IndiGo's profitability takes back seat amid high fuel costs, weak rupee

The logo of IndiGo Airlines is pictured on passenger aircraft | Photo: Reuters
In the June quarter, India’s largest airline InterGlobe Aviation or IndiGo barely kept its head above water posting a nominal net profit. It should not come as a surprise then that in what is described as the industry’s weakest quarter (Q2), the airline totted up its first ever loss since listing of Rs 6.5 billion. Like in the previous quarter, the culprits were the same - high fuel costs, depreciating rupee and cut throat competition. While the first two are outside of the industry’s control, the last scenario defies logic given the high debt and cost base of players in the sector. Having learnt its lessons in the past, InterGlobe, does not wish to preempt the competition and put its market share at risk by unilaterally raising prices. Its response has been to add capacity aggressively and keep increasing market share. In the fiscal this it has added over 30 aircraft taking its total to 189 which will help it to tap the 15 per cent plus passenger growth the sector has witnessed for 16 quarters in a row.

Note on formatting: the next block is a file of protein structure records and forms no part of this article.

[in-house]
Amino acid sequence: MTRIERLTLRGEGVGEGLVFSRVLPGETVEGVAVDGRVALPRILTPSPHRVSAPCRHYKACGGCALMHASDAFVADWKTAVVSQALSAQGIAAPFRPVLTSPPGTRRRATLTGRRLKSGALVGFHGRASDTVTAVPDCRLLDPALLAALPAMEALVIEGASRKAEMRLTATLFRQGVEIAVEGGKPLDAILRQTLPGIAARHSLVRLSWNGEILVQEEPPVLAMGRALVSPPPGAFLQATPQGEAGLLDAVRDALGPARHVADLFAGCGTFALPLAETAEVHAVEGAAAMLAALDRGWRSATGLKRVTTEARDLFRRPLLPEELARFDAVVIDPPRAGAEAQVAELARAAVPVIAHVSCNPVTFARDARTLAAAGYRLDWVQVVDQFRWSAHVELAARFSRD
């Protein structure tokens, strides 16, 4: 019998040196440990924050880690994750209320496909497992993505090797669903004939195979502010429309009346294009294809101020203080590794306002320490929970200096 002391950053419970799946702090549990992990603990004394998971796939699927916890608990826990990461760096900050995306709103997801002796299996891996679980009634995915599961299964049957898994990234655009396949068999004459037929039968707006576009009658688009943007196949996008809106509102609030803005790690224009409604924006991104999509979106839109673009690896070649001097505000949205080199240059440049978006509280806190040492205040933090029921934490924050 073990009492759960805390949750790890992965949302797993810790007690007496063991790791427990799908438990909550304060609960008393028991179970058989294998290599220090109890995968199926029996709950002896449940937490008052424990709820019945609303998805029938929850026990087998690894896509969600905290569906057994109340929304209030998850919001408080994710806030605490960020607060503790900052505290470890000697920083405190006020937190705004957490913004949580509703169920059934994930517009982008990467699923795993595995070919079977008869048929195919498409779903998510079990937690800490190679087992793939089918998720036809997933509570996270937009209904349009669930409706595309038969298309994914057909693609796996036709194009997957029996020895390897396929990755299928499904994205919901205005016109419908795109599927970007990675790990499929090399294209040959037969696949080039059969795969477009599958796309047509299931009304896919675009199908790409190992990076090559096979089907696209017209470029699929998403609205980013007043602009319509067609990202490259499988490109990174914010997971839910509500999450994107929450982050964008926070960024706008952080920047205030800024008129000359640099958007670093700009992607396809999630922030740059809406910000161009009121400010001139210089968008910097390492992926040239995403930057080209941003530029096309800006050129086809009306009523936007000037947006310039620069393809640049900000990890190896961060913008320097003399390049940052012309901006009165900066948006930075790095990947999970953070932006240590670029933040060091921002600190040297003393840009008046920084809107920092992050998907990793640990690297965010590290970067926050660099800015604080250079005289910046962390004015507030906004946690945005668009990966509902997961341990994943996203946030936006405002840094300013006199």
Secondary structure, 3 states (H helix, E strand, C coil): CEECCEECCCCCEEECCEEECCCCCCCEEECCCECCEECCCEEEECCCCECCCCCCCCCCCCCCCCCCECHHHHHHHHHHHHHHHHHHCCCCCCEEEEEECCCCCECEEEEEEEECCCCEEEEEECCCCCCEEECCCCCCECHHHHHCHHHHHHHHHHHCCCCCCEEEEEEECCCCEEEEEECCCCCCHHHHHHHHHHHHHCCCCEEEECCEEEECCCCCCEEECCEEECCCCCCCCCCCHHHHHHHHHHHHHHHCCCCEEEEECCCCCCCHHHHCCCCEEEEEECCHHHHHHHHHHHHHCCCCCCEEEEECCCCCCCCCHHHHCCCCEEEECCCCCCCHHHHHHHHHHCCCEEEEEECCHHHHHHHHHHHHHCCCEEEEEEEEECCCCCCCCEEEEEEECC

While IndiGo’s strategy is clear, prioritising market share over profitability may not go down well with the street. While its revenues were up 17 per cent it is nowhere near enough to take care of the surge in fuel costs, which were up over 84 per cent and rentals, which were up 36 per cent over the year ago period. This is reflected in the margins, which came in 3.6 per cent as compared to the year ago period when they were touching nearly 30 per cent. 

Though the company indicated that fares should firm up given the festive season, the slew of offers in recent weeks and the strong capacity addition plans will mean the focus will be on improving load factors and thus softer fares. While unit revenues should see an improvement as new routes start getting traction, at the current fuel costs and adverse currency movement, the pressure on the company and the sector would mean little hope of turning the corner in the near future. The only solace for the market leader is a cash chest of Rs 131 billion as compared to debt of Rs 26 billion.


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